Re: Was this question too technical for this group? : Is the %ESP register special?
The LKML (Linux Kernel Mailing List) is a much better suited place,
however, be warned, the traffic is high. You do not have to be subscribed
to post, so you may even look for responses in one of the unofficial
Additionally, a quick review of TLDP (The Linux Documentation Project)
shows some good information on Memory Management:
The LKML has some code which I believes addresses some of your stack
Best of luck :)
On Sun, 4 Sep 2005, Hendrik Boom wrote:
Was this question too technical for this list?
If so, where do you recommend I ask it again?
> Using assembler in debian on an intel platform.
> Is the %ESP register special in any way (except, of course,
> ist use in the POP and PUSH istructions and their friends.)
> Let me clarify.
> On VMS (old VAX OS), the convnetion was that any data on the stack
> above the stacp poibter was forfeit -- at any time tod OS could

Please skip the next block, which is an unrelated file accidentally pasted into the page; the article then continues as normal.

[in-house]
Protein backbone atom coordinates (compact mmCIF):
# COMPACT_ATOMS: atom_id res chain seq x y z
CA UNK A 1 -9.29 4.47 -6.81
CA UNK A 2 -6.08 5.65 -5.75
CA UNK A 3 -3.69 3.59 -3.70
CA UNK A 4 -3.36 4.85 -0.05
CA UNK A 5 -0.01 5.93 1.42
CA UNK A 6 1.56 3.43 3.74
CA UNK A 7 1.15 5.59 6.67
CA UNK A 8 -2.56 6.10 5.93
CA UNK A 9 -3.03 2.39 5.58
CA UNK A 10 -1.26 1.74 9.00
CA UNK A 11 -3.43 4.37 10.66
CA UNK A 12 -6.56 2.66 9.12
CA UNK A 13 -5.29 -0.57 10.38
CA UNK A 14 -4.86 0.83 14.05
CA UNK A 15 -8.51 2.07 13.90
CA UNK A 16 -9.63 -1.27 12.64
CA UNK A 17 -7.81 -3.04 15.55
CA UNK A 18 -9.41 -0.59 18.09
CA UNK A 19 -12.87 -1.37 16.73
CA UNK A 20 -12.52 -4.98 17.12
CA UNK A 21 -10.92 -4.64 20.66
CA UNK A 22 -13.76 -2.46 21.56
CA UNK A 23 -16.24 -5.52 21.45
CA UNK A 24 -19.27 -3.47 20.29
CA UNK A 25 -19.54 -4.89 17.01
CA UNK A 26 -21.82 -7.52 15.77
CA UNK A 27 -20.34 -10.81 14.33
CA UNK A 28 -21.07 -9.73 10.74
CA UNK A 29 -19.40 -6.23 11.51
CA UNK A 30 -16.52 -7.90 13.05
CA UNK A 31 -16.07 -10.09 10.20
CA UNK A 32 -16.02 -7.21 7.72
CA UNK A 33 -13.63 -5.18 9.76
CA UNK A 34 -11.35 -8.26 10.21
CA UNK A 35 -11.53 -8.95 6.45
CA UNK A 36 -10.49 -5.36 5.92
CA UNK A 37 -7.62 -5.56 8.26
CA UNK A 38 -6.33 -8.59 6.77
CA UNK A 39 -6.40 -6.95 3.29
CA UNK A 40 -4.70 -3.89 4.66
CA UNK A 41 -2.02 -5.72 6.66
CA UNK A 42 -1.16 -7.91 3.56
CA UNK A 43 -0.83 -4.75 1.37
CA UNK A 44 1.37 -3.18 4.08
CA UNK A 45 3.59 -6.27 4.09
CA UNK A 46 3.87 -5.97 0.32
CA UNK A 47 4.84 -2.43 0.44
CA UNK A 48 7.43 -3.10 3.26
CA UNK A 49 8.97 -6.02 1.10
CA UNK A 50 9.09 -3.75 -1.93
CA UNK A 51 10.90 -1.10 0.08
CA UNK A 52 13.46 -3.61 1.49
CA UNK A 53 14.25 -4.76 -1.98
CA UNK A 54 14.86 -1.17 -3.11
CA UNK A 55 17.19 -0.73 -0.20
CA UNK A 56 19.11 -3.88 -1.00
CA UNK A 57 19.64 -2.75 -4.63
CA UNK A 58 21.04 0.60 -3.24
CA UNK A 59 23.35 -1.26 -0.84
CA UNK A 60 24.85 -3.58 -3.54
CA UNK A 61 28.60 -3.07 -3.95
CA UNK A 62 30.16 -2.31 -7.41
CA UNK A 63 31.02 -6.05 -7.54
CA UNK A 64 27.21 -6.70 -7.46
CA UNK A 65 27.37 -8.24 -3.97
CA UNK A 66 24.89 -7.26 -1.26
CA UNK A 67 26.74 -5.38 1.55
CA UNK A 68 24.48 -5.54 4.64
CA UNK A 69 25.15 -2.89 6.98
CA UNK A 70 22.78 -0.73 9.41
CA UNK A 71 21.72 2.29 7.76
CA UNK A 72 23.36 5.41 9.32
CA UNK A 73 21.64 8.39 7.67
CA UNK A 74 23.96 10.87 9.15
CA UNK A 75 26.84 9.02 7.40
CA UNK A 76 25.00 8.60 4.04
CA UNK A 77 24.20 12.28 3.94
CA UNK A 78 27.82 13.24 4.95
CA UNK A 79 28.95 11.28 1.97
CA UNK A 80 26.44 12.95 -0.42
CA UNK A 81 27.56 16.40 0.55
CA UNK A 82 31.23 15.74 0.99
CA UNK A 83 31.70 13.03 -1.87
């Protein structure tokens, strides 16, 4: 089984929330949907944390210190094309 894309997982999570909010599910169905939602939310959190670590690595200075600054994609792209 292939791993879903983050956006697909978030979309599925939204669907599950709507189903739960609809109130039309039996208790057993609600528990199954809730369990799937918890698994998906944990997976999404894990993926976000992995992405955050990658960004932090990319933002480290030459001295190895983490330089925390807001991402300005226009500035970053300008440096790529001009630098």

> come in and clobber it, even *during* instruction execution.
> Firthermore, the value of the stack pointer clued in the OS as to whether
> it chould create new pages to handle a page-fault exception, thereby
> extending the stack.
> As a result, if you used the stack pointer for anything other than
> pointing to the top of the stack, even momentarily, you were in deep,
> deep trouble.
> Are there similar OS constraints imposed by the Linux kernel? How do
> pages get allocated to the stack, for example. Is the user's %ESP
> used in any way for this? Can I make any use of %ESP that I want?
> For example, can I allocate a lot of mini-stacks in garbage-collected
> storage to handle, say, a coroutine system, without interference?
> (And yes, it's a compressing garbage-collector. The stacks will
> move around every time garbage-collection occurs.)
> -- hendrik
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